There's another emulsion that is ISO 100.
Fujifilm Provia 100F - Creates realistic and vibrant colors with moderate contrast and color saturation. It is an ultra-fine grain film with a daylight color balance.
Foma Fomapan R100 - This is a black & white slide film, reported by Fomapan as having excellent resolving power, increased levels of contrast, and fine grain. It is also mentioned as a replacement for the long-discontinued Agfa Scala slide film.
Consumer vs Professional Film
Pro film stock are easier to push, have improved dynamic range, and latitude, that is why pro-film costs more.
There may be a disparity in businesses that sell it. Consumer films can more often than not be seen in big-box stores and pharmacies in anemic amounts. Pro film stocks need to be ordered from an online or camera store.
The film speed is displayed by ISO, which may also be thought of as the film's light sensitivity.
The less light there's available to get an image, the bigger the film's ISO will be necessary. This comes at the tradeoff of noticeably increased film grain.
It might be quite challenging to handhold the ELW with ISO 100 or slower films (ISO 50, ISO 25, etc). This is due to the fact that if you do not have full sun, the shutter speeds are going to take longer than what you’re able to handhold without causing motion blur.
To avoid motion blur you will need to use a fast lens, flash, and/or tripod. Using a fast ISO 400 or ISO 800 film often makes the additional gear unnecessary.
As a quick note, the dial to select film speed is listed as ASA/ISO on the Nikon ELW. The shift to labeling ISO from ASA (American Standards Association) came after the creation of the International Standards Organization (ISO).
Film latitude is the range of stops film can be overexposed while holding onto adequate photographs. Professional film stocks have a larger latitude paired with a somewhat higher cost.
Reversal film has a smaller amount of latitude compared to negative film. That is a reason it is thought of as more difficult to use.
The range between the highlights and shadows details of a photo is described as dynamic range. Sections of a picture that don't fit in this range will be seen as totally white overexposed highlights or black underexposed shadows.
When shooting in a variety of quickly shifting lighting situations, films with a bigger dynamic range are a much better choice.
- Digital cameras 14+ stops
- Negative film up to 13 stops
- Slide film 6-8 stops
The small dynamic range of transparency film is a second factor it is thought to be tough to shoot. Golden hour is the prime time to shoot reversal film.
35mm film that comes in metal canisters is used by the Nikon ELW. It’s also the most widely used film format and is on occasion referred to as 135 film.
120 or 220 film, used by medium format cameras, is the only other film format you are probably going to see.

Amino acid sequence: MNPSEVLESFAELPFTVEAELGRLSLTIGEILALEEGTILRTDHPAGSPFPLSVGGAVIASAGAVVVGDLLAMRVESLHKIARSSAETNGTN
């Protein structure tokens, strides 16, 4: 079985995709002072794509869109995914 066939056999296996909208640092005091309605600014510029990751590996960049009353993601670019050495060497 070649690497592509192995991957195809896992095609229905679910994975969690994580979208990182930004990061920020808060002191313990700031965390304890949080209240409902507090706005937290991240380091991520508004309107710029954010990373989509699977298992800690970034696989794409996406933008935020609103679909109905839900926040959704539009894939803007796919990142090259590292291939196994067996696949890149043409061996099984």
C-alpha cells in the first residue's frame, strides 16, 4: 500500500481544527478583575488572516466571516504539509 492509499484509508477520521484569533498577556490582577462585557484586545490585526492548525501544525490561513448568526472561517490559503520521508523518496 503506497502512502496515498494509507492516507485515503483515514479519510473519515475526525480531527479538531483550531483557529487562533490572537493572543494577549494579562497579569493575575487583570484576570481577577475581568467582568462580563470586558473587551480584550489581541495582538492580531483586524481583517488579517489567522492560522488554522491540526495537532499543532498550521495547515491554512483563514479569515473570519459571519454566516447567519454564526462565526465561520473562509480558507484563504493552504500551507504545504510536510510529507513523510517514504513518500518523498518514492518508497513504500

Changing the film you are working with will alter the look of your photographs. This is an example of the wonderful things about shooting film.
DX Coded Film
All commercially available 35mm film for sale at this point has a DX code. This will allow cameras to automatically detect and set the ISO when the film canister is loaded.
DX-coding doesn't make a difference for the Nikon ELW because ISO must be manually dialed in with the ASA/ISO knob.
Nikon ELW Resources
Where to Get Film Developed?
You will find limited possible choices for where to get 35mm film developed. For a more complete discussion of the possible choices see my guide on Where to Develop Film.
WARNING: Big box stores and pharmacies have ceased processing film on site. They mail the film off-site to be processed by a separate company. Because of that, you won't be given your processed negatives back.
- Develop Film at Home
- Use a Local Photography Lab
- Use a Mail Order Photo Lab
- Pharmacy or Big Box Store
Shipping film to a mail-order photo lab to be processed and scanned is the least difficult solution if you're just starting to shoot film. A downside to this is that it gets very expensive if you are consistently using film.
There are a couple of actions that you can do to cut back on the expenses required to use film if you're going through a moderate to high volume of film.
Bulk Loading Film
Ordering a roll of 100 feet of film and manually loading it into canisters yourself is one of the ideal options to reduce costs.
A 100-foot bulk roll of film can load about 18 canisters of film with 36 frames. Look forward to savings of 20-30% depending on the film you pick.
Be aware that you are limited to bulk rolls of black and white film. This is due to black & white film is a lot easier and cheaper to develop yourself.
Home Developing and Scanning
All film can be processed by hand. In fact, it is a good method to cut costs so that you can shoot more film with your Nikon ELW.
Black & white film is by far the least complicated to develop at home. Developer temperature and development times are both not as imperative to get correct with black & white film as time and temperatures are for color negative or transparency film.